Our Mission

We feed the hungry in our soup kitchen and shelter homeless young women & their infants.

A Brief Introduction

Since 1971, CHiPS (Park Slope Christian Help, Inc.) has been a community of Brooklyn neighbors, volunteers, and friends who share a common spiritual vision to help those who are less fortunate.  We prepare hot, nutritious meals and serve them to the needy in a caring and respectful environment.  In addition to meals, we offer seasonal clothing, emergency pantry items, and shelter for young mothers and their children. Our dedication to service goes beyond basic needs in the hope that all our disadvantaged brothers and sisters may find independence and the strength to meet life’s challenges.  All our services are offered free of charge through the generosity of our community of donors.

Our annual budget of $500,000 provides over 200 meals daily for hungry New Yorkers. Nine young mothers and their children live in the well-maintained studio apartments of the Frances Residence on the upper floors of the CHiPS building at 200 Fourth Avenue.  Women can stay for up to twelve months while learning job skills and receiving assistance locating permanent housing.

 The CHIPS community relies entirely on charitable donations to meet our annual budget and continue to provide these vital services to New Yorkers in need.  We focus on feeding the hungry and on helping young mothers obtain footholds in employment and housing, allowing them to provide for their young children.

Our History

CHiPS was founded in 1971 by members of the St. Francis Xavier Church who were inspired by the spirit of the Vatican II Council and the Biblical story of the Good Samaritan. It was the first Catholic, non-profit agency for the poor, hungry, and homeless people in Park Slope. In the beginning, CHiPS offered coffee, sandwiches, free medical consultations, and legal assistance every evening out of a small storefront. In 1976, we began all-day operations, serving healthy, nutritious meals to all who came to the door.

The CHiPS building was built in the late 1800's. In 2004, the Groundswell Mural Organization commissioned a mural on the building's south side. "Voiced Her'd: I Deal, I Dream, I Do" was painted by a team of female artists.

The CHiPS building was built in the late 1800’s. In 2004, the Groundswell Mural Organization commissioned a mural on the building’s south side. “Voiced Her’d: I Deal, I Dream, I Do” was painted by a team of female artists.

CHiPS moved several times before landing in our current home at 200 Fourth Avenue. Everything in the facility was donated. The Park Slope Food Coop became an early and important supporter with its regular donation of food. CHiPS also began applying for and receiving support and grants from groups including the Food Bank, United Way of NYC, and FEMA, PNAP, EFAP from the Federal, State and City governments.

Our soup kitchen was staffed entirely by volunteers through the 1980s. Sister Mary arrived in 1983, fresh from serving 14 years in the missions of Senegal, Africa, and Brazil, South America. She joined Sister Pauline, who had managed operations for several years. By then, the soup kitchen was feeding 100-150 people every day. CHiPS joined the Partnership for the Homeless and also began putting up 12-14 homeless people each night, laying out cots in the dining room for them to sleep on.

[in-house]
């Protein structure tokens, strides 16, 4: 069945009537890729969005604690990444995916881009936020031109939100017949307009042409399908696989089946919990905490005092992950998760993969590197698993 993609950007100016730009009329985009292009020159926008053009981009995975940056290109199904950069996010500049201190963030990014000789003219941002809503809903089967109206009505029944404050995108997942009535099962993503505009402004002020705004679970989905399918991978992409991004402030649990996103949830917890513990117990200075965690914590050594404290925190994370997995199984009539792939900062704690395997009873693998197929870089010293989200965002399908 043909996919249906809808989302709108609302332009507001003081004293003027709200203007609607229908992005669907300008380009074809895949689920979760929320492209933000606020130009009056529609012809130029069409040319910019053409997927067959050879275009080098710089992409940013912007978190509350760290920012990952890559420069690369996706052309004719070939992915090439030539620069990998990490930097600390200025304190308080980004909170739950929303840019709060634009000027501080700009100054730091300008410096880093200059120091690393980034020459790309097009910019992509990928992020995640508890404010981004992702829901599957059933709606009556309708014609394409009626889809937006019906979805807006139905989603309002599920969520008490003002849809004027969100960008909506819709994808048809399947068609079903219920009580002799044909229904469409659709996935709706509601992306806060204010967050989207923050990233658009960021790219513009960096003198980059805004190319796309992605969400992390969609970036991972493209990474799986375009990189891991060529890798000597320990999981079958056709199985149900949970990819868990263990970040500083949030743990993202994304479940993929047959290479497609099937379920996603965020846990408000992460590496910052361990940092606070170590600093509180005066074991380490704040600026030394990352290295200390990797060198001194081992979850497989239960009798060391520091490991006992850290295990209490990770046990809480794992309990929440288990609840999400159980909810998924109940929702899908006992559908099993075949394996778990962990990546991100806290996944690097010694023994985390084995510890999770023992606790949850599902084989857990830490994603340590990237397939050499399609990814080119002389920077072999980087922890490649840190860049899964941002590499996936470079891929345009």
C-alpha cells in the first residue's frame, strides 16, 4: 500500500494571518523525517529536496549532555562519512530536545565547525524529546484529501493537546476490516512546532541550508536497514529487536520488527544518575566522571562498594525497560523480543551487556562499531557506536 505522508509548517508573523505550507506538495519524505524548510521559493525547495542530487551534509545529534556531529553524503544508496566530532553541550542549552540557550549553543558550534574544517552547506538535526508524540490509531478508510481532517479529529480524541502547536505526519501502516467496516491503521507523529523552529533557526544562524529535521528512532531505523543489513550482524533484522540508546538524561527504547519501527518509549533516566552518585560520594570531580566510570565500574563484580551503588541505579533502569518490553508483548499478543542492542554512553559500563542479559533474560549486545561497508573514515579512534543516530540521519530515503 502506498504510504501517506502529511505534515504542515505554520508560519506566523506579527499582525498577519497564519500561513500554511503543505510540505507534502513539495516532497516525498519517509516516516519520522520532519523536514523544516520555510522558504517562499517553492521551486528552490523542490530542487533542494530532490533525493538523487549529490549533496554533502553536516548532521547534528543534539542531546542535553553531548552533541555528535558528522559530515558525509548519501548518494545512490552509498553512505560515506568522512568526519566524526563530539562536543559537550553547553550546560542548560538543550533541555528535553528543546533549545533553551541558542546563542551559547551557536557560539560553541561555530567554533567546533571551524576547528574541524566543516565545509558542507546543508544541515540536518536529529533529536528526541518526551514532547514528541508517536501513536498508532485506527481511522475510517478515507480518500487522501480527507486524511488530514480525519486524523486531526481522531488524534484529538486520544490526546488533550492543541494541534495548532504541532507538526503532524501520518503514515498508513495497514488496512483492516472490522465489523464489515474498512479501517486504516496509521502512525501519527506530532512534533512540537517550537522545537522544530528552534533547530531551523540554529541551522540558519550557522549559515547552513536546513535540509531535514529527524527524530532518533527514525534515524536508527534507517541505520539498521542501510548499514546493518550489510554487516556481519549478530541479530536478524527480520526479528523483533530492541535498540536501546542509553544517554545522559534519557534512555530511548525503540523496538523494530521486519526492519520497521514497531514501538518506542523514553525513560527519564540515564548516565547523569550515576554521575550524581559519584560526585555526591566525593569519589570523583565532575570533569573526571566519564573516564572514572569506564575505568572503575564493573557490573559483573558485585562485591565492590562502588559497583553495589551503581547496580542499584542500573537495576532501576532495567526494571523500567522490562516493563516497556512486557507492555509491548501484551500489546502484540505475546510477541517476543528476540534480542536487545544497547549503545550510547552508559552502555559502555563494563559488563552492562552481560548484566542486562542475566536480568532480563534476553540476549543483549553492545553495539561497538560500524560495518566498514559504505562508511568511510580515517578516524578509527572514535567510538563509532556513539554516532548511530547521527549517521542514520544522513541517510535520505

CHiPS eventually purchased and renovated our current building in the 1990’s with generous support from local churches, synagogues, businesses, schools, friends, and religious brothers and sisters. In the late 1990’s, the Franciscan Sisters of the Poor  helped create the Frances Residency Program. Named after their founder Mother Frances Schervier, it is a shelter residency program for nine young, homeless mothers and their infants and toddlers. This marked a shift from short-term housing of homeless men to our current focus on developing independence for young mothers.

YouthWorks volunteers from Cincinnati came to CHiPS during the summer. Before leaving, the kids donated the money their parents had given them to buy souvenirs.

YouthWorks volunteers from Cincinnati came to CHiPS during the summer. Before leaving, the kids donated the money their parents had given them to buy souvenirs.

Today, CHiPS still relies heavily on volunteers of different ages, faiths, skills, walks of life, from the neighborhood and beyond.  We have professional coordinators for the soup kitchen and residence. Our soup kitchen serves over 200-250 men and women daily.  Including our breakfast, lunch and pantry bag programs, we provide more than 103,000 meals a year.

Thanks to private donations and insurance, we endured major storms and recent crises: a fire next door caused extensive damage to the facility and its infrastructure in September 2011, and Hurricane Sandy necessitated significant, additional repairs. But the economic crisis which began in 2008 has had the greatest impact on our work and continues to be a challenge.

Denise Scaravella joined CHiPS in 2011 and became Executive Director when Sister Mary retired in April, 2013. Denise brings significant experience in working with and managing programs for low income and homeless individuals and families. She served as Executive Vice President at Homes for the Homeless for twenty years and, in her early career, was a Facilities Coordinator with NYC Human Resources. She is also a nutritionist with experience in the food service industry.  Her goal has been to build on Sister Mary’s work and bring in more volunteers and donors. She hopes to secure funding to offer parenting programs for the young mothers upstairs, increase involvement from schools and businesses, strengthen the donor base, and create a sustainable financial future for CHiPS.